BCCI announces Women’s T20 challenge squads: Smriti, Harmanpreet and Mithali to leadHarmanpreet Kaur, Smrithi Mandhana and Mithali Raj will lead the Supernovas, Trailblazers and Velocity teams in the Women’s T20 challenge, to be played between May 6 and 11 in Jaipur.advertisement Press Trust of India New DelhiApril 25, 2019UPDATED: April 25, 2019 23:19 IST Smriti Mandhana, Harmanpreet Kaur and Mithali Raj will lead the three teams. (IANS Photo)HIGHLIGHTSBCCI has announced teams for Women’s T20 challenge which will be played in JaipurHarmanpreet Kaur, Smriti Mandhana and Mithali Raj will lead the three teamsAll the teams consists of 13 players with four overseas cricketers eachHarmanpreet Kaur, Smriti Mandhana and Mithali Raj will lead the Supernovas, Trailblazers and Velocity teams respectively in the upcoming Women’s T20 Challenge to be played between May 6 and 11 at the Sawai Mansingh Stadium in Jaipur.India’s best cricketers and future stars will be joined by international players from England, New Zealand, West Indies, Sri Lanka and Bangladesh in a four-match tri-series.All the teams consists of 13 players with four overseas cricketers each.Some of the top international stars to feature in the series are England’s Natalie Sciver (Supernovas), New Zealand’s Sophie Devine (Supernovas), West Indies’ Stafanie Taylor (Trailblazers), England’s Sophie Ecclestone (Trailblazers), New Zealand’s Suzie Bates (Trailblazers), England’s Danielle Wyatt (Velocity) and New Zealand’s Amelia Kerr (Velocity) among others.While WV Raman will coach the Supernovas, Biju George and Mamta Maben have been named as the coaches of Trailblazers and Velocity teams respectively.Teams:Supernovas: Harmanpreet Kaur (Captain), Anuja Patil, Arundhati Reddy, Chamari Athapaththu (Sri Lanka), Jemimah Rodrigues, Lea Tahuhu (New Zealand), Mansi Joshi, Natalie Sciver (England), Poonam Yadav, Priya Punia, Radha P Yadav, Sophie Devine (New Zealand), Taniya Bhatia (WK).Trailblazers: Smriti Mandhana (Captain), Bharti Fulmali, Dayalan Hemlatha, Deepti Sharma, Harleen Deol, Jasia Akhtar, Jhulan Goswami, R Kalpana (WK), Rajeshwari Gayakwad, Shakera Selman (West Indies), Sophie Ecclestone (England), Stafanie Taylor (West Indies), Suzie Bates (New Zealand).Velocity: Mithali Raj (Captain), Amelia Kerr (New Zealand), Danielle Wyatt (England), Devika Vaidya, Ekta Bisht, Hayley Matthews (West Indies), Jahanara Alam (Bangladesh), Komal Zhanzad, Shafali Verma, Shikha Pandey, Sushma Verma (WK), Sushree Dibyadarshini, Veda Krishnamurthy.advertisementAlso Read | Mithali Raj ready to give 2021 Women’s World Cup a shotAlso Read | Mithali Raj backs women’s IPL after World Cup performanceFor sports news, updates, live scores and cricket fixtures, log on to indiatoday.in/sports. Like us on Facebook or follow us on Twitter for Sports news, scores and updates.Get real-time alerts and all the news on your phone with the all-new India Today app. Download from Post your comment Do You Like This Story? Awesome! Now share the story Too bad. Tell us what you didn’t like in the comments Posted bykarishma Tags :Follow Mithali RajFollow Harmanpreet KaurFollow Women’s T20 ChallengeFollow BCCIFollow Smriti Mandhana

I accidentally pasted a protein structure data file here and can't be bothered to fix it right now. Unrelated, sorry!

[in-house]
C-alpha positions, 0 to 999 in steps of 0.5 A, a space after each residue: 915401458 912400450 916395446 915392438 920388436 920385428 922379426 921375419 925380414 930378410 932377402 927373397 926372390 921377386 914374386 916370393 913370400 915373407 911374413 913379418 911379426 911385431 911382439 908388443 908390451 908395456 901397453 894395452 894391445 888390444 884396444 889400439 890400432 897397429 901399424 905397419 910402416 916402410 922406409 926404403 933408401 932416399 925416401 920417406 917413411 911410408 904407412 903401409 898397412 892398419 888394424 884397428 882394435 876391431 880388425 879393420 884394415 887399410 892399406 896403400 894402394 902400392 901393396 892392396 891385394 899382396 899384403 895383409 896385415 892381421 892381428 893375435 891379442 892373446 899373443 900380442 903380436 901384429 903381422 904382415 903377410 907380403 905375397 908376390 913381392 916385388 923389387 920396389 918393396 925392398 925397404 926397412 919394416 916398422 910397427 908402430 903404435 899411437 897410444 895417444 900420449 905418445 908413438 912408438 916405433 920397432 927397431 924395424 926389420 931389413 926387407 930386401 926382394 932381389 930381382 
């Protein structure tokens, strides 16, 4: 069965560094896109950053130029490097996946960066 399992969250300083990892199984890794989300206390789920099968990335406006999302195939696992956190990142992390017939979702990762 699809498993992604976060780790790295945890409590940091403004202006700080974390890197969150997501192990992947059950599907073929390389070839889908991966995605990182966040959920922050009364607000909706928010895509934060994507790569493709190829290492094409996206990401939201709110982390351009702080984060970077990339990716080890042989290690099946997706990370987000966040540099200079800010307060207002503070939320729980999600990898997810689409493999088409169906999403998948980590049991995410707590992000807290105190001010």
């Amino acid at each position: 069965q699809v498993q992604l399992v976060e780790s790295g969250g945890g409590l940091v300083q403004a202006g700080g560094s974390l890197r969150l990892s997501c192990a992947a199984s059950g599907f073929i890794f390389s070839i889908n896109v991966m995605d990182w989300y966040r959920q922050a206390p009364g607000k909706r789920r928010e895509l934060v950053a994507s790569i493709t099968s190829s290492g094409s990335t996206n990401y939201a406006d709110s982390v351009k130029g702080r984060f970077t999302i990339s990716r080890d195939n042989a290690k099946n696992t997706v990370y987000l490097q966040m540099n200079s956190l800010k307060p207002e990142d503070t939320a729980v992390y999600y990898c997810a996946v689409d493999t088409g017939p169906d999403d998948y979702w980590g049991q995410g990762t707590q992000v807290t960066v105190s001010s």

Dr Chris Moulton, vice president of the Royal College of Emergency Medicine, said: “Waiting times in A&E are going through the roof. We have got an older population, with increasingly complex needs, but not enough beds so we are seeing more and more cases stuck in A&E.”“It has been getting worse and worse for years but we are now seeing this rapid deterioration because it’s like an elastic band,” he said.“The NHS can stretch and stretch but now the elastic is close to snapping,” the A&E consultant added, highlighting concerns that death rates are higher in crowded casualty units.Liz McAnulty, Chairman of the Patients Association, said: “These figures are shocking, and reveal a serious degradation in patient experience and safety over a very short period of time.”She expressed concern that the elderly were being forced to endure some of the worst delays, with previous figures showing the longest waits are among pensioners.It comes amid fears of shortages of doctors this weekend, amid accusations that some locum doctors have run an “organised campaign” to hold the NHS to ransom by threatening not to work unless given higher rates of pay.Agency doctors say new tax rules which came in last week and attempt to clamp down on tax avoidance will leave them worse off. “Since Theresa May became Prime Minister the decline in standards for NHS patients has been unbelievable,” he said. “Behind each of these statistics is a patient suffering and in discomfort.”An NHS England spokesman said: “We have just announced a series of measures for implementing the next steps of the Five Year Forward View aimed at relieving the intense pressures A&E departments have come under this winter. We expect these to have a direct and significant impact on the numbers of patients having long waits for a bed.” The NHS can stretch and stretch but now the elastic is close to snappingDr Chris Moulton, Royal College of Emergency Medicine Experts said the provisional figures, published by NHS Digital, reflect major bed shortages across the NHS. A target to treat 95 per cent of A&E patients within four hours, or else admit them to a hospital bed, has only been hit once since 2014. It comes as the NHS plans for an expected rise in A&E pressures over the long Easter weekend, with many GP practices closed for four days.Jonathan Ashworth shadow health secretary, said the new figures were “astonishing and totally unacceptable”. Want the best of The Telegraph direct to your email and WhatsApp? Sign up to our free twice-daily Front Page newsletter and new audio briefings. MORE than 100,000 patients have been left in Accident & Emergency departments for more than 12 hours in recent months, amid a five-fold increase in delays, NHS data reveals.The disclosures triggered warnings of a “serious degradation in patient safety” as the NHS is braced for a surge in A&E pressures over the long Easter weekend.The Royal College of Emergency Medicine said waiting times were “going through the roof” with warnings that “the elastic is close to snapping” in some parts of the health service.The statistics show that over a three-month period, 105,718 patients spent at least 12 hours at major casualty units – almost twice the figure last year, and a rise from 19,322 such cases four years ago.The figures from NHS Digital covering all A&Es show 48,000 delays in January alone.Yet health officials announced just 985 such delays – because NHS England only discloses the cases where a doctor has taken the decision to admit a patient to hospital.Now the UK Statistics Authority is to investigate why health officials only publish such cases, amid concerns that a wealth of delays have gone ignored.Patients’ groups said the latest disclosures covering the period from November to January – were “shocking” – amid warnings that A&E pressures could spike again over the four day weekend ahead, as GP surgeries close.